Moreover, it must be understood that reservation is all about bringing up those people who are socially and educationally backward. It is desirable that the leaders of the community move for remedial action in a manner that is constitutionally valid and judicially sustainable, which means they should try to secure reservation and other measures of social justice for BC Muslims, along with a scheme of categories that will ensure BC Muslims cease to be exposed to competition with BC’s who are less backward.[17] Therefore, reservation must be ensured for Muslims in order to eradicate the marginalization of Muslims in terms of employment and in other spheres. And thus, promote the spirit of Multiculturalism.

Cultural Indifferences:
Muslims have their own culture, like Muslim women wearing Partha, and Muslim men growing a long beard, but in order to maintain uniformity, in few schools, colleges and at times even in few offices, Muslims are not permitted to follow their culture. By enacting a law criminalizing the practice of triple talaq in Islam,[18] again there is an interference of the state in Muslim’s culture, but it is imperative to note that, triple talaq was criminalized for safeguarding the interest of Muslim women. It is true that even though bigamy is criminalized, in order to protect the sanctity of Muslim’s culture polygamy is still in practice. Therefore, Cultural differences are always inevitable. In order to develop a multiculturality in the society, it must be ensured that, whenever it is possible, the Muslim’s culture must be safeguarded and in those cases were the welfare of people contradict with such cultural practices, the welfare of the people must be upheld.



The above-depicted pictures were uploaded along with an article written by Deepak Harichandan in THE HINDU online newspaper[19] (Cartoonscape section). With the premise that these pictures don’t have any political or religious agenda, we can conclude that these pictures depict the threat of coronavirus for the entire world. When you investigate the picture on the left side, it can be understood that a person wearing Muslim attire is carrying coronavirus and is causing a threat to the entire world. Here the cultural identity of Muslims wearing such attire is misused.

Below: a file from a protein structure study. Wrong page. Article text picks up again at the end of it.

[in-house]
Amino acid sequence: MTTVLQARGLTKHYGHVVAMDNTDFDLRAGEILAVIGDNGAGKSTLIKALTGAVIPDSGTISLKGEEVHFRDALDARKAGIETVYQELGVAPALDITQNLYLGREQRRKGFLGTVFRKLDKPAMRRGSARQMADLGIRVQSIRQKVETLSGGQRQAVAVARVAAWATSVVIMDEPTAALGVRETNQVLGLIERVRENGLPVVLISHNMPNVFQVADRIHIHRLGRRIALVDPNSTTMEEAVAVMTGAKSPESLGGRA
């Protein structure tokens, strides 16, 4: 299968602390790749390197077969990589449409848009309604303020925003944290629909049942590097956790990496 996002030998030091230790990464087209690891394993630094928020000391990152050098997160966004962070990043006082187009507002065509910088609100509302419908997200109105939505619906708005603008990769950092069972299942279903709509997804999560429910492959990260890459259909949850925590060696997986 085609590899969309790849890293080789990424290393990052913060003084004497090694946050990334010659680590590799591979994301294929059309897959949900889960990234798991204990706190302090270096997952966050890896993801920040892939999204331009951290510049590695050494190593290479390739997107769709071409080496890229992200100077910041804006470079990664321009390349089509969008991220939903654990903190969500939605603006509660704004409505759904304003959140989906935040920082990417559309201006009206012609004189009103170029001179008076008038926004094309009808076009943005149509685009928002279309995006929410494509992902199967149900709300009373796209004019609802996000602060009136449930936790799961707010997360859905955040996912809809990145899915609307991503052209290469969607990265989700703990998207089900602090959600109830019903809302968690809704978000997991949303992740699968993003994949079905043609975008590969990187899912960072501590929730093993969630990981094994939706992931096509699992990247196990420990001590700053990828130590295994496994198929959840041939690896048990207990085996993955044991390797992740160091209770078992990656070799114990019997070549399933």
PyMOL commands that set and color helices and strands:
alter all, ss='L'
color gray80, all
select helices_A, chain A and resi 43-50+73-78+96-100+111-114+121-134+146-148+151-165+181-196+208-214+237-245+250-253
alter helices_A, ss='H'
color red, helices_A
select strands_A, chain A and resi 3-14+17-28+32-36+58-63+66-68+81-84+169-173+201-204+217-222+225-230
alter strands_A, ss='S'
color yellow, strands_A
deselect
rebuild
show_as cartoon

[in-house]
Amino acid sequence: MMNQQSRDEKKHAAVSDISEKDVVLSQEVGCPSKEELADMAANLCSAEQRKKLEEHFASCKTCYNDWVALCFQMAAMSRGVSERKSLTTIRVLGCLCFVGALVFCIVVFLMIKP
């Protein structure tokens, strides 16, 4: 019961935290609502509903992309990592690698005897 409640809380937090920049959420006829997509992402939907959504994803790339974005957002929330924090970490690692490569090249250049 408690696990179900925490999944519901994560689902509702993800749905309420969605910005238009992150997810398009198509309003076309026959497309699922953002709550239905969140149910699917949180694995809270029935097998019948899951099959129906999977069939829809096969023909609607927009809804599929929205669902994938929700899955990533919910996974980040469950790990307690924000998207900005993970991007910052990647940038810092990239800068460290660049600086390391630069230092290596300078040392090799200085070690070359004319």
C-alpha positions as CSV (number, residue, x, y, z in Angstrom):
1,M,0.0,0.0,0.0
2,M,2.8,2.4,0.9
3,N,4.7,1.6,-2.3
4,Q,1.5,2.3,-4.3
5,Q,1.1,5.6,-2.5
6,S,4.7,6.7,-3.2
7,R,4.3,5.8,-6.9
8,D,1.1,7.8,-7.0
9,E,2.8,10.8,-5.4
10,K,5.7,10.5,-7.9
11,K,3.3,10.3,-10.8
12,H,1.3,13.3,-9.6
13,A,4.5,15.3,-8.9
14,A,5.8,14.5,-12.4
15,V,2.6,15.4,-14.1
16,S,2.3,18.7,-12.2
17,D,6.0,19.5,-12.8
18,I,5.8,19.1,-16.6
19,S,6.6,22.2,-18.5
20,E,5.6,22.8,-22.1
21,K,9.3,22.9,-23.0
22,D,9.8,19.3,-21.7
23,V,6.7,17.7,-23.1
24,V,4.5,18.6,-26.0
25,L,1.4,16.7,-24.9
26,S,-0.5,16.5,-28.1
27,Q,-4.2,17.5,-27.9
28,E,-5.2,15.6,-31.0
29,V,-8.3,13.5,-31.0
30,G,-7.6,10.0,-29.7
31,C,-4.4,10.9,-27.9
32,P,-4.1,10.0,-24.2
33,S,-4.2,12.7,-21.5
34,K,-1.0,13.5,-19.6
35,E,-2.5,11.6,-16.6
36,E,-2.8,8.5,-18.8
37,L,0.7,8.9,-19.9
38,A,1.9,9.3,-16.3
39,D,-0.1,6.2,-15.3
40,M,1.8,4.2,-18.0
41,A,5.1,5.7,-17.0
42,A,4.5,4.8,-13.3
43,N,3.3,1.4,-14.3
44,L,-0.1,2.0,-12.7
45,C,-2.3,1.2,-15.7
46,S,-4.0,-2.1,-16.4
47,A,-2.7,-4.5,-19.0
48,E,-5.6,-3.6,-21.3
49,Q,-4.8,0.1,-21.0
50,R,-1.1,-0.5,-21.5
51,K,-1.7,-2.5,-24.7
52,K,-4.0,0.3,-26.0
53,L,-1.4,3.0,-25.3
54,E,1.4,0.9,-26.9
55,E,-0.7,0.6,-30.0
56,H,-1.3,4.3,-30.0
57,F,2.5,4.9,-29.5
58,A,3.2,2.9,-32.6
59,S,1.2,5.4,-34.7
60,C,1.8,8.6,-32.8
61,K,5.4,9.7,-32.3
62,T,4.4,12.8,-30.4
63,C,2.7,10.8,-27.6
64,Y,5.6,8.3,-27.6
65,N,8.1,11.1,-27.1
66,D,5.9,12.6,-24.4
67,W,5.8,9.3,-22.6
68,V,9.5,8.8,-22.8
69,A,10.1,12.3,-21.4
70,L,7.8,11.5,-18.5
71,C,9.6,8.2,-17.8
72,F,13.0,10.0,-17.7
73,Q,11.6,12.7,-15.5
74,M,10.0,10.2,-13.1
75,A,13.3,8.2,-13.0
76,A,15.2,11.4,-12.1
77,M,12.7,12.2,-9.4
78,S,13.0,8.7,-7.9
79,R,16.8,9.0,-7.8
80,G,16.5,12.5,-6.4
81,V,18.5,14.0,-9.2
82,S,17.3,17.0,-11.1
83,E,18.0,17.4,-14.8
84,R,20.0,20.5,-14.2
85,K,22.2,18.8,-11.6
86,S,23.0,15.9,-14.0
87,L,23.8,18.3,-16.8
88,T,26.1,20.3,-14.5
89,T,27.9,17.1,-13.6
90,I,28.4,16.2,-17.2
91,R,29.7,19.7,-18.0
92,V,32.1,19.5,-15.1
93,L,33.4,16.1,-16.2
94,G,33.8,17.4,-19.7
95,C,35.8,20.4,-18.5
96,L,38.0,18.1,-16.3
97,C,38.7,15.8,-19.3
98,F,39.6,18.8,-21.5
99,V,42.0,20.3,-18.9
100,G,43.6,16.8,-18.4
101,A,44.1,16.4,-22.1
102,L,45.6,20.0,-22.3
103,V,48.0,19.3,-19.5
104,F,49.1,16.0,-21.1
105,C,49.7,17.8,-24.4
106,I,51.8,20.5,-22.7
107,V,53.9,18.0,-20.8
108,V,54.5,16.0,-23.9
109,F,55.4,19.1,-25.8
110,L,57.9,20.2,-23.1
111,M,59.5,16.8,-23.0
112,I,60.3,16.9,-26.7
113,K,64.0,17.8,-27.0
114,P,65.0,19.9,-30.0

This is basically because of the groom created in the public due to picturization of a man with a long beard, wearing a Muslim’s attire is a terrorist. Such perception had not been developed in the minds of people just like that in a single day. Because of the influence of movies and social media, we have been trained to believe that, all terrorists will be under the influence of Muslim’s cultural identity and thus Muslims are terrorists. We people should affirm that we would never give a chance for such cultural differences to be misused by a few for satisfying the political and religious agenda.

Also, it is imperative to note that, the picture on the left was uploaded on March 26,2020, at 00:15, since several readers raised their objections for such Islamophobic picturization, in effect to the same within 20 hours the said picture was removed and the picture in the right with the neutral representation of the attire was uploaded along with the editor’s apology.[20] Hence, as and when you realize that, there is the involuntary imposition of Islamophobic content, we should raise our serious objection for the same. This must be done in such a way that, the Islamic culture is harmoniously constructed. And it is apposite to note that, such steps will definitely help in the advancement of the concept of multiculturalism in India. Updated: March 26, 2020 20:17 IST

Conclusion: